Initially, not really. I would hope that an ASP.NET programmer wouldn't just throw together this default application and deliver it as-is. It's ugly and not at all user-friendly, and it makes it too easy for the users to destroy the data. So what's the point? Well, you can go in and modify the templates and add on to the code and build an application from this, which is what I suspect Microsoft actually has in mind; from there you could create a more useful application. I'd be curious to see what kind of applications developers come up with. However, I should note that the whole thing is still very much traditional ASP.NET, in that the grids aren't AJAX-powered.

C++ Language, WPF

But let's not forget there's this other language (which I've written a few books about) called C++. Now remember: There are two aspects to C++ in Visual Studio. There's the native C++ that gets compiled to native Intel assembly code (for developing Win32 applications), and there's the managed C++, which gets compiled to intermediate code for running under the .NET framework.

The C++ compiler now supports many features of the new C++0x language, which should become a standard very soon. For example you can now use lambda functions in your C++ code.

Further, believe it or not, MFC is still alive and well and includes support for Windows 7 features as well as Office features such as the Ribbon. (That almost makes me want to go back to using MFC again after all these years. But maybe not.) And remember ATL? To quote the great Homer Simpson: "Is that thing still around?"

Indeed it is.
And let's not forget the C++ standard library, which now includes many of the C++0x features. (But why "many" and not "all" of the features? Because the C++0x standard hasn't been finalized yet.)


Now here's a question for the current Visual Studio developers: Do you use WPF? I'm guessing not. Over the past few years of being active in the Visual Studio community, it's become clear to me that the majority of programmers using Visual Studio have, for various reasons, ignored WPF, even though developing desktop applications is arguably much easier in WPF than with the older .NET forms approach. Yet, for some reason, WPF hasn't been embraced by a very high percentage of developers. It's hard to say why that is, but perhaps that will change with Visual Studio 2010, especially considering that much of Visual Studio itself has been redesigned using WPF.

WPF is now considered to be Version 4 (apparently to match the version numbers of everything else here), and with it comes a few new controls, including Calendar, DataGrid, DatePicker and WebBrowser. There are improvements to maintaining visual state, as well as support for touch input. The text rendering is also greatly improved. Microsoft was hit with a lot of complaints over text rendering early on in both Silverlight and WPF. Initially the company's execs tried to convince us that the new text rendering was somehow better, even though to most of us with normal vision the text was ugly and blurry. They apparently listened and now the text is rendered much better, even allowing you to use ClearType.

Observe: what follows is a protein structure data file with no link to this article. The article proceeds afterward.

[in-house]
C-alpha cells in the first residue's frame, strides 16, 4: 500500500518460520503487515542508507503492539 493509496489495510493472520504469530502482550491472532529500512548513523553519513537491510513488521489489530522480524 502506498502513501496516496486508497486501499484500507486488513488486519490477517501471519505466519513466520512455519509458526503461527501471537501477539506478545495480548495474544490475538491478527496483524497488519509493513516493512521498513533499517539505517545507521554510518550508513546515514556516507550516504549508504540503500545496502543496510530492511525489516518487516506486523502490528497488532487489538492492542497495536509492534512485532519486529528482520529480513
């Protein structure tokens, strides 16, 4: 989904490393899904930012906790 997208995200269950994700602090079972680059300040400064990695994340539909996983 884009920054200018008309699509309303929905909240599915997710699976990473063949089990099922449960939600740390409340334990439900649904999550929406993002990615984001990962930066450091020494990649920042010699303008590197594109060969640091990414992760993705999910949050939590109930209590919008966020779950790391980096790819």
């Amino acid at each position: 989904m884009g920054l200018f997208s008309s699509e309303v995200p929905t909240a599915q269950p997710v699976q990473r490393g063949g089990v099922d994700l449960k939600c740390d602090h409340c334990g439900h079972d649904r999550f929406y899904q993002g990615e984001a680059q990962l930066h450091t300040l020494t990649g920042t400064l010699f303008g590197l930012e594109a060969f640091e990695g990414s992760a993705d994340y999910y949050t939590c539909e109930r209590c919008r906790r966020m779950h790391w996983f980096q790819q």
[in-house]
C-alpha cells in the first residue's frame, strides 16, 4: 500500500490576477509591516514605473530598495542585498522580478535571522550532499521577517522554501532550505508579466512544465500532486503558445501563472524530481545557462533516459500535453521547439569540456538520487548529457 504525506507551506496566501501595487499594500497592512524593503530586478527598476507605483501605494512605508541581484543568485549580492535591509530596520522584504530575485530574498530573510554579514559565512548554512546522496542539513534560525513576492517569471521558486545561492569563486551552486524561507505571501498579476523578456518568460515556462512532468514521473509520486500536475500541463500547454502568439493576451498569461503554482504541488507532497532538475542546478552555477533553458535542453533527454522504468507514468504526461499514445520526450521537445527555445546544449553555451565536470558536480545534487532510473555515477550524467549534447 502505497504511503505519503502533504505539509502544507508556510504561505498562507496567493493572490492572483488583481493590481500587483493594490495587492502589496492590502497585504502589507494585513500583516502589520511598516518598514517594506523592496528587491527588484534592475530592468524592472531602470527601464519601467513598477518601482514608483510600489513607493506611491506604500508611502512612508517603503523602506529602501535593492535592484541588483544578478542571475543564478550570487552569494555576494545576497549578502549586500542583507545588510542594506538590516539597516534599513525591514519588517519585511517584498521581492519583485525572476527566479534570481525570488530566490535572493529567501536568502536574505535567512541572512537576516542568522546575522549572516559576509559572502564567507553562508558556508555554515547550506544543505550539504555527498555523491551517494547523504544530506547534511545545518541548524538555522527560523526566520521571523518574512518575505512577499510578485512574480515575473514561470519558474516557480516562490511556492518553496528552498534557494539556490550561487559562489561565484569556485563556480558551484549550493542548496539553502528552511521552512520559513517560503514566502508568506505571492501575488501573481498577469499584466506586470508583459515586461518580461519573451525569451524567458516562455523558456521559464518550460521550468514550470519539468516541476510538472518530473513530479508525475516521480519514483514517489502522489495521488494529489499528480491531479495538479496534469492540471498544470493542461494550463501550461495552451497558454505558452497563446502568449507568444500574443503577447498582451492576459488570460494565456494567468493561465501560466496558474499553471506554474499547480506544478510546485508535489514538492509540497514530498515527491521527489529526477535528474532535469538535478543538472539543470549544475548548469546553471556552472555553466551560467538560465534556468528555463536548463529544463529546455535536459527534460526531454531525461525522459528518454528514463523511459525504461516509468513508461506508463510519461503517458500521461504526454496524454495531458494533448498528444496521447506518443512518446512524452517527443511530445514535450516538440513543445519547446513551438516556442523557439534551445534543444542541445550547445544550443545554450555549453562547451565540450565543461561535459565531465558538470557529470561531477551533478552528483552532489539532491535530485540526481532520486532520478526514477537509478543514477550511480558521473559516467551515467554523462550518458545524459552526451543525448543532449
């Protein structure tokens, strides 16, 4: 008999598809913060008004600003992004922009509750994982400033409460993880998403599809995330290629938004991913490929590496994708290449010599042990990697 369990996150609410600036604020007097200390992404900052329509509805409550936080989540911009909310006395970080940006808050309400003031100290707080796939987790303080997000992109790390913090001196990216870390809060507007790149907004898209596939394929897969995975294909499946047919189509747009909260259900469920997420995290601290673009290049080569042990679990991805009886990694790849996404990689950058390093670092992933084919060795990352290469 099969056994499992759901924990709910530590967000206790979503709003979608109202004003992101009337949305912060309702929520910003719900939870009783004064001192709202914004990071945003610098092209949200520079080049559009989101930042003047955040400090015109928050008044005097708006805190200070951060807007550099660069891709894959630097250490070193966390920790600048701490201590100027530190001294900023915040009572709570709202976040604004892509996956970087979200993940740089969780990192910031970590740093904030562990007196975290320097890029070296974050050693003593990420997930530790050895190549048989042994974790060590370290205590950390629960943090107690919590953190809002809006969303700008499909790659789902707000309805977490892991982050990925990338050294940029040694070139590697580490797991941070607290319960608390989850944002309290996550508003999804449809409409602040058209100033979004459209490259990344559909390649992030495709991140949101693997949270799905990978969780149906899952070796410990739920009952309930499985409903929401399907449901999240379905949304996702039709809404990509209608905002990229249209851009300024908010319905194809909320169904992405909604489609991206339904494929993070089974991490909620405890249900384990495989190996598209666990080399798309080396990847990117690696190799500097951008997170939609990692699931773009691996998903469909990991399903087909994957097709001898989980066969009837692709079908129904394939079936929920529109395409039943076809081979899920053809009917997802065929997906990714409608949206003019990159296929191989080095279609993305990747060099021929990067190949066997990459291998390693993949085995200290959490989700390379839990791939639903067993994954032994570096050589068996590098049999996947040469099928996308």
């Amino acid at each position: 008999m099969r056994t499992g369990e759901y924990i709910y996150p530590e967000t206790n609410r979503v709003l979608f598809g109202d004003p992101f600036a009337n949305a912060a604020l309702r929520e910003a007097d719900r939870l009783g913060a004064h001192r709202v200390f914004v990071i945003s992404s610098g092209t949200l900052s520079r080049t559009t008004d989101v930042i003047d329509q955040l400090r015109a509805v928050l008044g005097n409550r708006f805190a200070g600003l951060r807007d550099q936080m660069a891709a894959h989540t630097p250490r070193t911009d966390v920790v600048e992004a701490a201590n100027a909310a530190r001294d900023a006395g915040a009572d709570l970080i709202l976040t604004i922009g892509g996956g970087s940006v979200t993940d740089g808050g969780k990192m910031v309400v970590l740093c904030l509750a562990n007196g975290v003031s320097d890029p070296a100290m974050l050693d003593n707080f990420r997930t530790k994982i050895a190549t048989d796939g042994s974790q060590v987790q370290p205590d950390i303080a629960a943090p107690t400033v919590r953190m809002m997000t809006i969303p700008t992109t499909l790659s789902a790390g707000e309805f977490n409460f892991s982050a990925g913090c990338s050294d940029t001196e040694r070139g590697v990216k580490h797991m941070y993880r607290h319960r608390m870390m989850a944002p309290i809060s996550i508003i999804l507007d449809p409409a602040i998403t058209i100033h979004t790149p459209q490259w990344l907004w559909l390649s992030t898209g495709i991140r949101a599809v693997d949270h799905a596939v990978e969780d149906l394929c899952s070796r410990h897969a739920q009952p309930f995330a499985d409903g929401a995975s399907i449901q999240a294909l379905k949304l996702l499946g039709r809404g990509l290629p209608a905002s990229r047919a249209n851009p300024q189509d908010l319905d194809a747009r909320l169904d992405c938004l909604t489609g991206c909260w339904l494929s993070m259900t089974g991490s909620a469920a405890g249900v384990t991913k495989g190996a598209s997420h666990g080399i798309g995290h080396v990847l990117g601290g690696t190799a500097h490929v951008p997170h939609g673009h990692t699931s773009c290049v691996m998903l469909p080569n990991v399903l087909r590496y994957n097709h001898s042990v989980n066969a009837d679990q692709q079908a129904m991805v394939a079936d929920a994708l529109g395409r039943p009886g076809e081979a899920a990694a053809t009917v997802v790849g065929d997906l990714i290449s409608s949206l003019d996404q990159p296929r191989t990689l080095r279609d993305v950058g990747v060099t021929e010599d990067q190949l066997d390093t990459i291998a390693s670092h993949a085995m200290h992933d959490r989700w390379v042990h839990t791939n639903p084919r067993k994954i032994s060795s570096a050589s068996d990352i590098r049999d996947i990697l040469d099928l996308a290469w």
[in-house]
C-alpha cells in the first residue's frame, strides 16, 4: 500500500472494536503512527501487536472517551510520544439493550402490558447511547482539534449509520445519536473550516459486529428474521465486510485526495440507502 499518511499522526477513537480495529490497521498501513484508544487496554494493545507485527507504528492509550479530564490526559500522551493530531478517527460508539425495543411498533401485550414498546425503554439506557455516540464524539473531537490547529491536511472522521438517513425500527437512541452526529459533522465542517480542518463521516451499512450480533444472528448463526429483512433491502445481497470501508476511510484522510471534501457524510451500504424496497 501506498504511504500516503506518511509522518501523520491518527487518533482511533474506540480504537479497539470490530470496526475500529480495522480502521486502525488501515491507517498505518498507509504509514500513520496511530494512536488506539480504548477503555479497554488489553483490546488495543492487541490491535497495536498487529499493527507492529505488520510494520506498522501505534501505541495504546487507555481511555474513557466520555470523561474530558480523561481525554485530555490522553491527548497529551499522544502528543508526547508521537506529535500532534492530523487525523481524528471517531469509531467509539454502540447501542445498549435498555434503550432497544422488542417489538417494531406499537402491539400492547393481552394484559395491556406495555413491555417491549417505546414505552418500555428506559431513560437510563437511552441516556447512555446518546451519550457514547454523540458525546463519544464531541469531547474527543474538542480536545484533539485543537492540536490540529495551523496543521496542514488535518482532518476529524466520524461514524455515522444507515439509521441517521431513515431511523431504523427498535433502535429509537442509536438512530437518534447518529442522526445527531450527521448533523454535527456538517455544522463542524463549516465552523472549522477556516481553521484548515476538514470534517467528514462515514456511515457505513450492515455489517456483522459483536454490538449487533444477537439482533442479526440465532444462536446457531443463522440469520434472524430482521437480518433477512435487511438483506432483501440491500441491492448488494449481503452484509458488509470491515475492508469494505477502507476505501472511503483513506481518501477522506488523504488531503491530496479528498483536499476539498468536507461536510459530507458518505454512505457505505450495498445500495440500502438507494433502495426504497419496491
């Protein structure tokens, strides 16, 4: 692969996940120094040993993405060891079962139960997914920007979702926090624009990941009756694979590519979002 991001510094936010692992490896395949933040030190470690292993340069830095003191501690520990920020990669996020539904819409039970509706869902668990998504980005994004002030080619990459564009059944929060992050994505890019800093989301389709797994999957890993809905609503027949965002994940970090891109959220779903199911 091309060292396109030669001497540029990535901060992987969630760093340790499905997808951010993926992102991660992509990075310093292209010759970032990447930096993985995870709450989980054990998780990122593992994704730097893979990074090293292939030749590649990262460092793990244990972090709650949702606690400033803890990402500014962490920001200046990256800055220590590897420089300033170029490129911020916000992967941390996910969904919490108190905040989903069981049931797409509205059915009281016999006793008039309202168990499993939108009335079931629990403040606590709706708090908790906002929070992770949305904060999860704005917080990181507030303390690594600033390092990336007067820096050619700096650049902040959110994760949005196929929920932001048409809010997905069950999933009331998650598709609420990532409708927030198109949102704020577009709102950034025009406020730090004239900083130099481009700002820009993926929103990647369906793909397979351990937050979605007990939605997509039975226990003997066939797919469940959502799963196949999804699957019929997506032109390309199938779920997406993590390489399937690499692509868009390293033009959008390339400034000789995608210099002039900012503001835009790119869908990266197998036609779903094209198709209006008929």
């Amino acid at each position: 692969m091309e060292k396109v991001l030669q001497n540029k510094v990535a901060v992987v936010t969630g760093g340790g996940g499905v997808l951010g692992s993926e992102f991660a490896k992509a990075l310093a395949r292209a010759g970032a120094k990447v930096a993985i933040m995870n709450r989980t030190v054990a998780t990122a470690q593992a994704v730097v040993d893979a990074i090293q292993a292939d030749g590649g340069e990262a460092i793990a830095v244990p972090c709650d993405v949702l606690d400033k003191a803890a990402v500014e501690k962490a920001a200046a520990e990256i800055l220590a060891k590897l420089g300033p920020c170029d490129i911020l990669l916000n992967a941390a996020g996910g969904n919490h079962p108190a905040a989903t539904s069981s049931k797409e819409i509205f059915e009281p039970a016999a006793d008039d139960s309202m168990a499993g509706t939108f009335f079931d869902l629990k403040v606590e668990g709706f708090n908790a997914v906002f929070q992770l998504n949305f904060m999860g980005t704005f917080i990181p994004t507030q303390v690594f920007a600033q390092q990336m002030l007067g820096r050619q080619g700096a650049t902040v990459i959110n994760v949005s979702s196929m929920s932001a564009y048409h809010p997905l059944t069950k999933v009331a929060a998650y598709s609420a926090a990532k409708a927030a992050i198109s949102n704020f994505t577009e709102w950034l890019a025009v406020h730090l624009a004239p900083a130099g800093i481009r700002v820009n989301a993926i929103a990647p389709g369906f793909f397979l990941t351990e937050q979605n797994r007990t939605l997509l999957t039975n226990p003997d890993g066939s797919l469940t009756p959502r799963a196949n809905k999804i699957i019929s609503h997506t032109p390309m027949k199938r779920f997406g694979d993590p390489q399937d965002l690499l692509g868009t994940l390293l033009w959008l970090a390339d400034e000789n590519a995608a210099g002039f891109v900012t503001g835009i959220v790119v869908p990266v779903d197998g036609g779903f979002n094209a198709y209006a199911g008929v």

And finally, going back to the IDE, the designer has been improved in its XAML support for both WPF and Silverlight. Here is more information on WPF's improvements, as well as the designer's improvements.

Debugger, F# Language

The debugger has greatly improved. You can have greater control over your breakpoints, including the ability to label them and even import and export them. (I'm not sure when you'd need to import and export them, but I imagine there might be the occasional need for it.) The thread debugging window has been improved; this is good because the previous one kind of stunk.

Also, the watch windows have an interesting improvement. Previously you could call functions in your watch windows. That's an important feature, but it can also create problems if those functions modify the state of your program (change variables, and so on). That can totally screw up your debugging session. Now the watch window includes an icon that will warn you that refreshing the value will require other threads to run, which could cause side effects.

There's also improved support for debugging parallel applications. I don't have room here to describe this feature in detail, but consider this: Today's processors have multiple cores, which you can use for creating parallel applications. Visual Studio now gives you more ability to debug such applications.

F# Language

Microsoft is really pushing its new F# language. I have no complaints there. This language now ships with Visual Studio, instead of being a separate download. If you're interested in a modern language based on some really cool languages (ML and OCaml), then you might want to check this out.

Rocket Fuel